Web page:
WHITE v. KELLY

Case No. 4:16-cv-04067.

KENNETH WHITE, Petitioner, v. WENDY KELLY, Director, Arkansas Department of Corrections, Respondent.

United States District Court, W.D. Arkansas, Texarkana Division.

Editors Note
Applicable Law: 28 U.S.C. § 2254
Cause: 28 U.S.C. § 2254 Petition for Writ of Habeas Corpus (State)
Nature of Suit: 530 Habeas Corpus (General)
Source: PACER


Attorney(s) appearing for the Case

Kenneth White, Plaintiff, Pro Se.

Wendy Kelly, Defendant, represented by Adam Donner Jackson , Arkansas Attorney General.


REPORT AND RECOMMENDATION OF THE UNITED STATES MAGISTRATE JUDGE

BARRY A. BRYANT, Magistrate Judge.

BEFORE the Court is Petitioner's Motion for Certificate of Appealability.1 ECF No. 28-29. This Motion has been referred to the undersigned for decision by United States District Judge Susan O. Hickey, pursuant to 28 U.S.C. § 636(b)(1)(A) and Local Rule 72.1. As discussed below I recommend this Motion be denied.

A habeas petitioner may not appeal a final order in a proceeding under 28 U.S.C. § 2254 without first securing a certificate of appealability. See 28 U.S.C. § 2253(c)(1)(B). A district court should not grant a certificate of appealability unless the movant "has made a substantial showing of the denial of a constitutional right." Id. § 2253(c)(2) This standard requires a demonstration that "jurists of reason could disagree with the district court's resolution of his constitutional claim or that jurists could conclude that issues presented are adequate to deserve encouragement to proceed further." Miller-el v. Cockrell, 537 U.S. 322, 327 (2003). In other words, an applicant must show that the district court's resolution of the constitutional claim was either "debatable or wrong." Miller-el, 537 U.S. at 338. Any Certificate of Appealability issued by the Court must state "which specific issue or issues satisfy the showing required by paragraph (2)." 28 U.S.C. § 2253(c)(3).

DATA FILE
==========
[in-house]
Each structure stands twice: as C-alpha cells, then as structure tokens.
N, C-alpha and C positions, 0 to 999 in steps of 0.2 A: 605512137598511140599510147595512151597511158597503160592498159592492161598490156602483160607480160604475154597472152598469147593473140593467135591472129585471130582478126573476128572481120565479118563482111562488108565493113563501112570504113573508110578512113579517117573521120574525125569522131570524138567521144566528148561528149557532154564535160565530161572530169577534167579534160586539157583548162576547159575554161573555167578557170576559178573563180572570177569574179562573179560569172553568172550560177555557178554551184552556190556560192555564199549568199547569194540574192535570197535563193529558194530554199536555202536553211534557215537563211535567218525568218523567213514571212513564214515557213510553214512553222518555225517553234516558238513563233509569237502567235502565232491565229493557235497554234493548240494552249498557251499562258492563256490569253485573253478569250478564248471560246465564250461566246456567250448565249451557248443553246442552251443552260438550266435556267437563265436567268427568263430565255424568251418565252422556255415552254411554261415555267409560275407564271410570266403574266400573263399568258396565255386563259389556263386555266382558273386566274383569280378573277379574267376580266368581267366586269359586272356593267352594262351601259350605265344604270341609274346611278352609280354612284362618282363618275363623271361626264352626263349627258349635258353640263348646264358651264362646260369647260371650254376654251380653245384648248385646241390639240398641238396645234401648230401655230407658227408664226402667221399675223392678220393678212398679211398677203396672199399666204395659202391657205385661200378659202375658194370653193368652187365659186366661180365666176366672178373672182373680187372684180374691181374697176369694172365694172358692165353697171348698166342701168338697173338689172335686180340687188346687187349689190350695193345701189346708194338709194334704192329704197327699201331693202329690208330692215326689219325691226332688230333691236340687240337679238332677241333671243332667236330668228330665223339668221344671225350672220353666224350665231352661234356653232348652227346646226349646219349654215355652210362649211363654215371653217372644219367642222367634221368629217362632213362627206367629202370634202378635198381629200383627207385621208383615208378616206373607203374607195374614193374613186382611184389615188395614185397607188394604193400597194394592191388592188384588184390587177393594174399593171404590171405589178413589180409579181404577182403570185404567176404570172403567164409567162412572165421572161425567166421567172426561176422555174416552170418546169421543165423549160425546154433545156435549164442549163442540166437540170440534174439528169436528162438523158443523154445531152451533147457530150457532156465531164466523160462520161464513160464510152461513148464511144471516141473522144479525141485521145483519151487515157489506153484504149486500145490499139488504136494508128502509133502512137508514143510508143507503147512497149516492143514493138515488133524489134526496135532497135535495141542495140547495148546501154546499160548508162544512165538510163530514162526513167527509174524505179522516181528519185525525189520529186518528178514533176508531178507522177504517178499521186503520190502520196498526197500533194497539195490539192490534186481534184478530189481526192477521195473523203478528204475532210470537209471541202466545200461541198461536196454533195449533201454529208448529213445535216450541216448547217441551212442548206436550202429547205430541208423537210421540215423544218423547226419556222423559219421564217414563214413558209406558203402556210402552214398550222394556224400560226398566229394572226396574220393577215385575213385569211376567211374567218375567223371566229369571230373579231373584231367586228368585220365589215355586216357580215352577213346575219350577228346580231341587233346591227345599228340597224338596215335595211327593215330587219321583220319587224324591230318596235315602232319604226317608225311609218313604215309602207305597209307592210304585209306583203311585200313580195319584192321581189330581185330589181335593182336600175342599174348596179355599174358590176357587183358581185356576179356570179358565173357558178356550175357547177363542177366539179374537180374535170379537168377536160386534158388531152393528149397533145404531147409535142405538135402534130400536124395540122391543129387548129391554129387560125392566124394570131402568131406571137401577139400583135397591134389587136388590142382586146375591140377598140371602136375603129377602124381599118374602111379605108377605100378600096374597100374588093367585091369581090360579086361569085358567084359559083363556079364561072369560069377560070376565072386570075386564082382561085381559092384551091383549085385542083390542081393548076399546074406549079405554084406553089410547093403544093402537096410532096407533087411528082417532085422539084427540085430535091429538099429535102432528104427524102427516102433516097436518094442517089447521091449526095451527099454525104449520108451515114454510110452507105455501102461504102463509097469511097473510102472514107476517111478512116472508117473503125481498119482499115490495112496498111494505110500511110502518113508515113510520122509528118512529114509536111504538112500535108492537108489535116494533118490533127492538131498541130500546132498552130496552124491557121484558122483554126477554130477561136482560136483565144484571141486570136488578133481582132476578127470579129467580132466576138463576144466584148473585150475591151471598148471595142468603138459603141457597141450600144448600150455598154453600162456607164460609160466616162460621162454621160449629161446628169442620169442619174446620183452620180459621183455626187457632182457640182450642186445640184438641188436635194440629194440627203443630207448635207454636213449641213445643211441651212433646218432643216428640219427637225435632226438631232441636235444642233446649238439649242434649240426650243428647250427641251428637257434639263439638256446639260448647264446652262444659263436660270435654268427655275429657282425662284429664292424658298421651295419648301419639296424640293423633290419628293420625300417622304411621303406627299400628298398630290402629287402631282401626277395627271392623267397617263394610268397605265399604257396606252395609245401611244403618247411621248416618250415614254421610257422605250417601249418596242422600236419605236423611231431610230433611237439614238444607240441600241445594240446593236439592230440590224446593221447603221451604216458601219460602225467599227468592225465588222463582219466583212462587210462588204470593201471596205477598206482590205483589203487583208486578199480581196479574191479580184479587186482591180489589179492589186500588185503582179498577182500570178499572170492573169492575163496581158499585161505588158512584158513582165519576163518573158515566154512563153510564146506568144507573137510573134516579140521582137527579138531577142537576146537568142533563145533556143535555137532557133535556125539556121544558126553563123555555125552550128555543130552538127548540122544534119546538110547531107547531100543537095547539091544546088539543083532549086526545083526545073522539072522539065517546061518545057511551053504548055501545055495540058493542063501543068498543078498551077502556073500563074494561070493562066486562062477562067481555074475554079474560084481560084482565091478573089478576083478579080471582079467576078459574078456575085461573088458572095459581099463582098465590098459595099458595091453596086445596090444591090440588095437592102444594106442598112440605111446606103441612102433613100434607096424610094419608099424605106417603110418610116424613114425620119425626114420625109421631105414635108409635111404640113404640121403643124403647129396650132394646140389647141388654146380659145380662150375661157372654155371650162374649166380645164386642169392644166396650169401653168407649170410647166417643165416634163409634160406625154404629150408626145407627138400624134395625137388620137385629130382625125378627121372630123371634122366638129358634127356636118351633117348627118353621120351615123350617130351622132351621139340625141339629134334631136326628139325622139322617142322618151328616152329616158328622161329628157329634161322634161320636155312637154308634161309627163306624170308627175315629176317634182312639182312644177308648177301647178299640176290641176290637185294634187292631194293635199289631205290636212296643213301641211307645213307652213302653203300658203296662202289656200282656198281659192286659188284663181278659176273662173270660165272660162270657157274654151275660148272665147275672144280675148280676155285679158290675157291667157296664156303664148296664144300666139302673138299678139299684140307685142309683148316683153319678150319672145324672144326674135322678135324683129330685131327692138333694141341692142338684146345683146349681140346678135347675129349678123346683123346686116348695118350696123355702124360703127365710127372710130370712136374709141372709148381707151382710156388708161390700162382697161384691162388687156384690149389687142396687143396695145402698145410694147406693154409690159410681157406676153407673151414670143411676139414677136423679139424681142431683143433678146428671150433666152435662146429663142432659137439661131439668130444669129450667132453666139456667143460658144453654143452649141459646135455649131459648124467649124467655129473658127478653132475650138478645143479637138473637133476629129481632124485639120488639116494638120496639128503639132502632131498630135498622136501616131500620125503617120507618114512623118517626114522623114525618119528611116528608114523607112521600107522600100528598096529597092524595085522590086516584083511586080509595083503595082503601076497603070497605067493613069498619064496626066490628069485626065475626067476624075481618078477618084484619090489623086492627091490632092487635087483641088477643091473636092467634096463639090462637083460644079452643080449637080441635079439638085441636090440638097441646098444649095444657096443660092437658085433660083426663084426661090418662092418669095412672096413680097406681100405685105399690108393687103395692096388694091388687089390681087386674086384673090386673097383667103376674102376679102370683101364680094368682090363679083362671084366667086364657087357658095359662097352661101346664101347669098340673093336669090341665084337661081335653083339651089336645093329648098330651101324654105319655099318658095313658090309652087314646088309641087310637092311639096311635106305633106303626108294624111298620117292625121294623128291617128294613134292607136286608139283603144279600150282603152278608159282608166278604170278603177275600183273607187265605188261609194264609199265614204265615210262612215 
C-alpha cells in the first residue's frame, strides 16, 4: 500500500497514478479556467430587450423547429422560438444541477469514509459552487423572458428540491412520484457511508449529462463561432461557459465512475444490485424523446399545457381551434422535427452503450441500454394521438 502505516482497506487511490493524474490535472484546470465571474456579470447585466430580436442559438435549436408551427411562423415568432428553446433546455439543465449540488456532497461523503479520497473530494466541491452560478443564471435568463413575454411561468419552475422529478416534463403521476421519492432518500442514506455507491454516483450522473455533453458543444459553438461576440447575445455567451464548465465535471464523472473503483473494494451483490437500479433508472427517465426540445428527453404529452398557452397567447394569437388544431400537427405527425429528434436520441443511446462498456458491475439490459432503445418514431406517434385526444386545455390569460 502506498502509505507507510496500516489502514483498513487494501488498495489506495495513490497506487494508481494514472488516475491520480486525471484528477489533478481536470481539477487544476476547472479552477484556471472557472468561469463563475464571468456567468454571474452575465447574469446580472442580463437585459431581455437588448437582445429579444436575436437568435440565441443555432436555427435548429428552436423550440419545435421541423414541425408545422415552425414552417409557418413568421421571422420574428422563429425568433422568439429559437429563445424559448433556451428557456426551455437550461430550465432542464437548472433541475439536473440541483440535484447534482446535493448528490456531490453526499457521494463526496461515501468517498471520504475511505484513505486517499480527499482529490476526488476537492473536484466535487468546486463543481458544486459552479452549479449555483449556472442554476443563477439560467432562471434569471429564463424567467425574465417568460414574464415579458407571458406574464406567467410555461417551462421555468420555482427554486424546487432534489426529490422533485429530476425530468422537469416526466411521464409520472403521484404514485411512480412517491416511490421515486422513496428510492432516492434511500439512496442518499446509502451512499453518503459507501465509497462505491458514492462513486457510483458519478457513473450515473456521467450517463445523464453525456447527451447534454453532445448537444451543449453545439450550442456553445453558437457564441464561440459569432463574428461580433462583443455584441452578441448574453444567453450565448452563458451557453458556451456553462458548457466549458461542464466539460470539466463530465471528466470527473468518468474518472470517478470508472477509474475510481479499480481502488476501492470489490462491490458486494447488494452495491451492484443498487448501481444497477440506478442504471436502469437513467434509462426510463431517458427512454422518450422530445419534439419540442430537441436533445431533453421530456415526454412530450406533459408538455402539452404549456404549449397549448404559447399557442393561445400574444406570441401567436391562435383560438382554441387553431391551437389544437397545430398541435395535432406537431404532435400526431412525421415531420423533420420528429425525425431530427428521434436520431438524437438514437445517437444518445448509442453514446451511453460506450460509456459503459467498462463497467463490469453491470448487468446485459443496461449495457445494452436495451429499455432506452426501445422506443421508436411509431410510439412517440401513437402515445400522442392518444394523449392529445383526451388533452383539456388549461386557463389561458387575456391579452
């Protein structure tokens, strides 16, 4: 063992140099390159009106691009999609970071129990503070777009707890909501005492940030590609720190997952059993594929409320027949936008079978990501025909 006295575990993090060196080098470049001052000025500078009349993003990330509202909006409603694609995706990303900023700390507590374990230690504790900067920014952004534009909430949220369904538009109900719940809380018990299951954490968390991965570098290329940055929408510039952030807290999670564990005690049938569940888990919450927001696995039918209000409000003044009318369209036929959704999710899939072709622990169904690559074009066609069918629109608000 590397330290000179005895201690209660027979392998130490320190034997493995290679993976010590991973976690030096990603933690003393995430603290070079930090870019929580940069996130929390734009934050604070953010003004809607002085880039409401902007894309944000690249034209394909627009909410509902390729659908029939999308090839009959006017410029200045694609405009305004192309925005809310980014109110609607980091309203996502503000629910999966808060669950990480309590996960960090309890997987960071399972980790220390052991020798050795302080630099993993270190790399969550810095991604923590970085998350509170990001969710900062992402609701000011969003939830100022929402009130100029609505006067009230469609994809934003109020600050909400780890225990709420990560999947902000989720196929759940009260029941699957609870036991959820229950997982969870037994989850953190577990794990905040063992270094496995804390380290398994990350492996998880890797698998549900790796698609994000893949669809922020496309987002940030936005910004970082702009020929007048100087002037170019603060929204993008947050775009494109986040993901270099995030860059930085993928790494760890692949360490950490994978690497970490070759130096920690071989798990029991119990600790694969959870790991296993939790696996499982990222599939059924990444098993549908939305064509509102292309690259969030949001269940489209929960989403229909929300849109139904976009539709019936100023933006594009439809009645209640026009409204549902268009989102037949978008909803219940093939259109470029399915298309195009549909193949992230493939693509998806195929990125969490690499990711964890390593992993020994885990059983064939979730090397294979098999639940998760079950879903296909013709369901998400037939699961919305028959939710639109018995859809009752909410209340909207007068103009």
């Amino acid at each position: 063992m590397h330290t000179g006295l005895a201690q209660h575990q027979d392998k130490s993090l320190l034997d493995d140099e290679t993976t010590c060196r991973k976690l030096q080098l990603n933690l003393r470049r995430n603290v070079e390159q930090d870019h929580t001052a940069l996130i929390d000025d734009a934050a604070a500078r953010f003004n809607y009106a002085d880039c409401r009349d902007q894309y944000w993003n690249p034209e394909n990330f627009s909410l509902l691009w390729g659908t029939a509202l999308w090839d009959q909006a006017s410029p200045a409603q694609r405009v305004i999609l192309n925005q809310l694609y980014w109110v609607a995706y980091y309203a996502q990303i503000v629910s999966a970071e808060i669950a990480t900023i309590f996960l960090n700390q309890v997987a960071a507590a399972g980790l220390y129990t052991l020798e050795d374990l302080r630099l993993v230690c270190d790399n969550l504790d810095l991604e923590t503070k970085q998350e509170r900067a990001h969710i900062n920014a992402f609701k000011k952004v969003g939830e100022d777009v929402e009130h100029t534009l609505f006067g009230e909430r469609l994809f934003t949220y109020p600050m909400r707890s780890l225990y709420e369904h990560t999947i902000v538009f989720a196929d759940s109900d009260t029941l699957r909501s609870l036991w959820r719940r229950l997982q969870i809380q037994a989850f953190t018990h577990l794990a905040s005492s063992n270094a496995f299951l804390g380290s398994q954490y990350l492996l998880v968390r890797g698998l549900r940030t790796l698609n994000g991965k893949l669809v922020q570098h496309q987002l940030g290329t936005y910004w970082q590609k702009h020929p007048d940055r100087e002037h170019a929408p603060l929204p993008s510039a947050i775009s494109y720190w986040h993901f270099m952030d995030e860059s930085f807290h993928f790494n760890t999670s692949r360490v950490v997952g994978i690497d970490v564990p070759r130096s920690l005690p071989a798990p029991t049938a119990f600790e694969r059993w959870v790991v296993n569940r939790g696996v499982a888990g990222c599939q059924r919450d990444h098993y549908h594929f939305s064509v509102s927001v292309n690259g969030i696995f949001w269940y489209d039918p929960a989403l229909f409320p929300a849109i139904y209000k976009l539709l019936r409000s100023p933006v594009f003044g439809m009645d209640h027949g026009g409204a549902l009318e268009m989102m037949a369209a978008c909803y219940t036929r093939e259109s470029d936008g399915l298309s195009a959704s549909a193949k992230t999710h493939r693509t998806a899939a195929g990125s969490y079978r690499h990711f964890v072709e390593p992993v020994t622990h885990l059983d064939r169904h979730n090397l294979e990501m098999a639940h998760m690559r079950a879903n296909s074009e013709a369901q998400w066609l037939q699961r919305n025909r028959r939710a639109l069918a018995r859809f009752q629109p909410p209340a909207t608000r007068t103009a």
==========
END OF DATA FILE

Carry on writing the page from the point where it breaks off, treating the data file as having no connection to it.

The undersigned entered a Report and Recommendation (R & R) on February 1, 2017, which recommended dismissal of the Petition as Petitioner had no federally protected right to state parole. ECF No. 23. The RR was adopted by this Court in its entirety on March 15, 2017. ECF No. 27. Plaintiff then filed the instant Motion for Certificate of Appealability.

As noted in the R & R, Petitioner has not made a substantial showing of violation of a constitutional right. Accordingly, his Motion for Certificate of Appealability (ECF No. 28-29) should be denied.

IT IS RECOMMENDED the Court DENY the Motion for Certificate of Appealability (ECF No. 28-29).

The parties have fourteen (14) days from receipt of this Report and Recommendation in which to file written objections pursuant to 28 U.S.C. § 636(b)(1). The failure to file timely objections may result in waiver of the right to appeal questions of fact. The parties are reminded that objections must be both timely and specific to trigger de novo review by the district court. See Thompson v. Nix, 897 F.2d 356, 357 (8th Cir. 1990).

FootNotes


1. Petitioner actually sent a letter to the Clerk indicating he wished to appeal the dismissal of his case. This letter was dated April 12, 2017, and is construed as a Motion for Certificate of Appealability.

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